Accountable Care Organizations (ACOs) were created in 2011 by the U.S. Department of Health and Human Services to combat rising healthcare costs and to ensure that patients get the right care at the right time, while avoiding unnecessary duplication of services and preventing medical errors.
The program has grown dramatically since then:
More than 11 million people with Medicare in 49 states were served by shared savings program ACOs in 2022.
ACOs are an essential innovation for moving the healthcare system away from being paid for providing services (“fee-for-service model”) and towards being rewarded for keeping people healthy by delivering value and good outcomes. ACOs are held accountable for spending and quality measures, including outcomes and patient experience – and they support integrated care by ensuring that their healthcare providers work as a team.
While the program has been most successful for the general population, there are still opportunities to improve care for those requiring more complex levels of care—especially the millions of people in the U.S. who experience mental illness each year.
The Emerging Behavioral Health Crisis
According to the Kaiser Family Foundation, more than 30% of adults in the United States reported symptoms of behavioral health and substance use disorders in 2021 – roughly a threefold increase from pre-COVID statistics. That’s more than 100 million people. Unfortunately, many of them aren’t getting the care they need. And, when they do, the costs to the healthcare system are staggering.
Patients with Behavioral Health Issues:
This behavioral health emergency isn’t happening in a vacuum. A steep decline in general physical health due to the COVID-19 pandemic is directly correlated. Approximately 36% of patients suffering from a chronic health condition have co-occurring behavioral health challenges. And patients presenting in emergency rooms with an initial behavioral health crisis also have a substantially increased risk of suicide and other mortality during the following year.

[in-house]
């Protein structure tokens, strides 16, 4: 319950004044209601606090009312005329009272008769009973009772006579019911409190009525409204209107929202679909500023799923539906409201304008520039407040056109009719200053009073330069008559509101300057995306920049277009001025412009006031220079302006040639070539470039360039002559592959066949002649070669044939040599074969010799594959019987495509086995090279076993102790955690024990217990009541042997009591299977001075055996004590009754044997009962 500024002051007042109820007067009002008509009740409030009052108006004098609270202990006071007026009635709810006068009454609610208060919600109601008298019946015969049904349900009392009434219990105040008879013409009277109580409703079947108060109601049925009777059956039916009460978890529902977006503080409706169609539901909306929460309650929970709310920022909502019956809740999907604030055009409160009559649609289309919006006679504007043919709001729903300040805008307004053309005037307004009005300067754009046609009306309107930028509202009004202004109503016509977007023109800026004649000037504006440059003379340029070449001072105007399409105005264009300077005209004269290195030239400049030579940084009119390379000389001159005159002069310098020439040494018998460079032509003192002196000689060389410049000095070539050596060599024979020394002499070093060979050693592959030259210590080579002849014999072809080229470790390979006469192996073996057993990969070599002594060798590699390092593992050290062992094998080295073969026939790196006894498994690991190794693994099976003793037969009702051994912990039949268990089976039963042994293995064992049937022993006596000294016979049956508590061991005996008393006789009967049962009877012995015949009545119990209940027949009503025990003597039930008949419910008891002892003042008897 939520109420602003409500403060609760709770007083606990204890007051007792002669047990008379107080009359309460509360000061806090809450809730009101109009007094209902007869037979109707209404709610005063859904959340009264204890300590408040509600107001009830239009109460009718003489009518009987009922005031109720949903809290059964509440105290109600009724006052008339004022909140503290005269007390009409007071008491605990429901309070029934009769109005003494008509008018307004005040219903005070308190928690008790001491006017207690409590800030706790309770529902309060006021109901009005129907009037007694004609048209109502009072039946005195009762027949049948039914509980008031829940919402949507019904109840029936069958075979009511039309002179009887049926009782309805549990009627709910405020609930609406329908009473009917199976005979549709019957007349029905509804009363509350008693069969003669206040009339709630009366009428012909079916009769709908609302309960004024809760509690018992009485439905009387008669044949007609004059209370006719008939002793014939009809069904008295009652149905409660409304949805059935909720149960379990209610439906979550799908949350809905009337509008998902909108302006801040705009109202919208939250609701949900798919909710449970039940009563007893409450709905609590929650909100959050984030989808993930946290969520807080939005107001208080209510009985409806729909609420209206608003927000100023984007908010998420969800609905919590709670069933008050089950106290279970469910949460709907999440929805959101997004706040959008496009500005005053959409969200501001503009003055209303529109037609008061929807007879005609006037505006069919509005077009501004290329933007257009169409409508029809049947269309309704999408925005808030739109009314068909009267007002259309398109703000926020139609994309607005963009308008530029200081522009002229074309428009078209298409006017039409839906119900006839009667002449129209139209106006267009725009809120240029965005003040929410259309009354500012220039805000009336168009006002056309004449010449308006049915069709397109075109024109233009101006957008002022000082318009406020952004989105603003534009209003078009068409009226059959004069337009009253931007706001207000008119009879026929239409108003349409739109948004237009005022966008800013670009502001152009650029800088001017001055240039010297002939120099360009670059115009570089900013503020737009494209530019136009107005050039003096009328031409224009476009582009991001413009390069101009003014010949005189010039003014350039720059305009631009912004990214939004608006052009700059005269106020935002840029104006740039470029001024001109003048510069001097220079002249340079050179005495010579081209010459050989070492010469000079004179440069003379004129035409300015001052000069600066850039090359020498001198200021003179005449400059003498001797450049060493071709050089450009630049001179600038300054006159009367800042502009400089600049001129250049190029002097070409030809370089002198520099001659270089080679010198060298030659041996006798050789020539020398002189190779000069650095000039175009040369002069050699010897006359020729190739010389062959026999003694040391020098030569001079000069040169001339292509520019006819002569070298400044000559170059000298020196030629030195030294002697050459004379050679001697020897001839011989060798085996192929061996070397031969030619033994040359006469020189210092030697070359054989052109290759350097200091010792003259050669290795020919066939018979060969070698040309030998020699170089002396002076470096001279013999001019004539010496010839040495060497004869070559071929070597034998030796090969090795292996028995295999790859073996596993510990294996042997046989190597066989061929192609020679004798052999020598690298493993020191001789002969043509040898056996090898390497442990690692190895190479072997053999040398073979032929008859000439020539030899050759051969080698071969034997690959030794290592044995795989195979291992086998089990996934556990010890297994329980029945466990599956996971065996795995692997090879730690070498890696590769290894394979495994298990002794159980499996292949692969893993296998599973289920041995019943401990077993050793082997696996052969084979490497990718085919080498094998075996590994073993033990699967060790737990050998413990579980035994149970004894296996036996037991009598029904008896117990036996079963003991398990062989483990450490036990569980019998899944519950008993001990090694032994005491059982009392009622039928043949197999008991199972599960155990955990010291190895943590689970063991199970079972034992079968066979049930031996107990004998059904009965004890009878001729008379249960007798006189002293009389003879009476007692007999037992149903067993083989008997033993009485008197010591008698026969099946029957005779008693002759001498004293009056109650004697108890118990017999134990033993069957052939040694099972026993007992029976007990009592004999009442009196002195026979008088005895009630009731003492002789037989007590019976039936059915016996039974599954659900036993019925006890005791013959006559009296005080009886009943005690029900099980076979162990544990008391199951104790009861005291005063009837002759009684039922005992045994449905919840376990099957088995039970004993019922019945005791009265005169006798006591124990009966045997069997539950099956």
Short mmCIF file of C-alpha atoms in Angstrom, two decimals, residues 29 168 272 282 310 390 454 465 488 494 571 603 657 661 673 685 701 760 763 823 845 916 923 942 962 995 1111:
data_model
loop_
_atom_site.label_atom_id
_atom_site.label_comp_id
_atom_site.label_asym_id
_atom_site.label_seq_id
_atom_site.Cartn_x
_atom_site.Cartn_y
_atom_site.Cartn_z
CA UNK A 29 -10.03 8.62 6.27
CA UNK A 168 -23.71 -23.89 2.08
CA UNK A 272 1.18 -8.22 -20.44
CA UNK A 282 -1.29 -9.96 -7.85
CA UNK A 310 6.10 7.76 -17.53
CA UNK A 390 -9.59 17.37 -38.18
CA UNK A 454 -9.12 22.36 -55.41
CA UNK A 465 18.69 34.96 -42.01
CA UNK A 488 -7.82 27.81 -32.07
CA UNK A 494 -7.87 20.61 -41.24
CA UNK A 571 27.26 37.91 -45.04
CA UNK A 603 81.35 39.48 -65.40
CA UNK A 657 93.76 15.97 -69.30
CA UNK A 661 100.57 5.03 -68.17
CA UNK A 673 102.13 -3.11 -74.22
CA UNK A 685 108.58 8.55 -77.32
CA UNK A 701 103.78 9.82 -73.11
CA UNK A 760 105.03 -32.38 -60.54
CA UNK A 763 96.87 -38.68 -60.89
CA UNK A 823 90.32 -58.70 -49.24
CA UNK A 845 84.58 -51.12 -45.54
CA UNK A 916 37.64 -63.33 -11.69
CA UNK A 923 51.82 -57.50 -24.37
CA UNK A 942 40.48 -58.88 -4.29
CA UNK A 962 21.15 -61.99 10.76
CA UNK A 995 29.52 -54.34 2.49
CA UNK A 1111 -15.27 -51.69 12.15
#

People are dying due to systemic failure resulting in a lack of access to care. It doesn’t have to be this way!
A Better ACO Model: Integrated Systems of Care
In 2017, a group of ambulatory outpatient providers launched an ACO that included behavioral health providers to improve access and care coordination. This highly collaborative and data-driven model of care would improve disease detection, accelerate access to the proper care provider, and improve patient engagement – keeping patients out of emergency rooms and reducing readmissions. The new models, called Integrated Systems of Care (ISOCs), brought together a diverse network of local providers and community resources to work effectively with the most complex patients. These networks include:
The Results Speak for Themselves
With the adoption of ISOCs, participating providers and provider networks have seen significant changes:
ONEcare is an Integrated System of Care (ISOC) deployed by a network of primary care, hospital, and behavioral health providers. It coordinates early disease identification, communication, priority access to care, and trust between patients and their care teams. This approach minimizes confusion, opens lines of communication, and empowers patients to seek and continue their behavioral health and substance use treatment. ONEcare networks, powered by ALERA Health, are self-governed and partner with payers and managed care organizations in pay-for-performance programs which incentivize improved patient health outcomes. Delivering the right care in the right place at the right time means hospital partners see significant decreases in charity care and increases in performance through reduced avoidable bed days and readmissions. More importantly, it helps patients get well faster and stay well longer.
To learn more about how Integrated Systems of Care like ONEcare can benefit your organization and those who rely on you for their health, start a conversation with the uncommonly good collaborators at ALERA Health. Together, we can save lives, one patient at a time. [email protected] or call (833) 265-7549.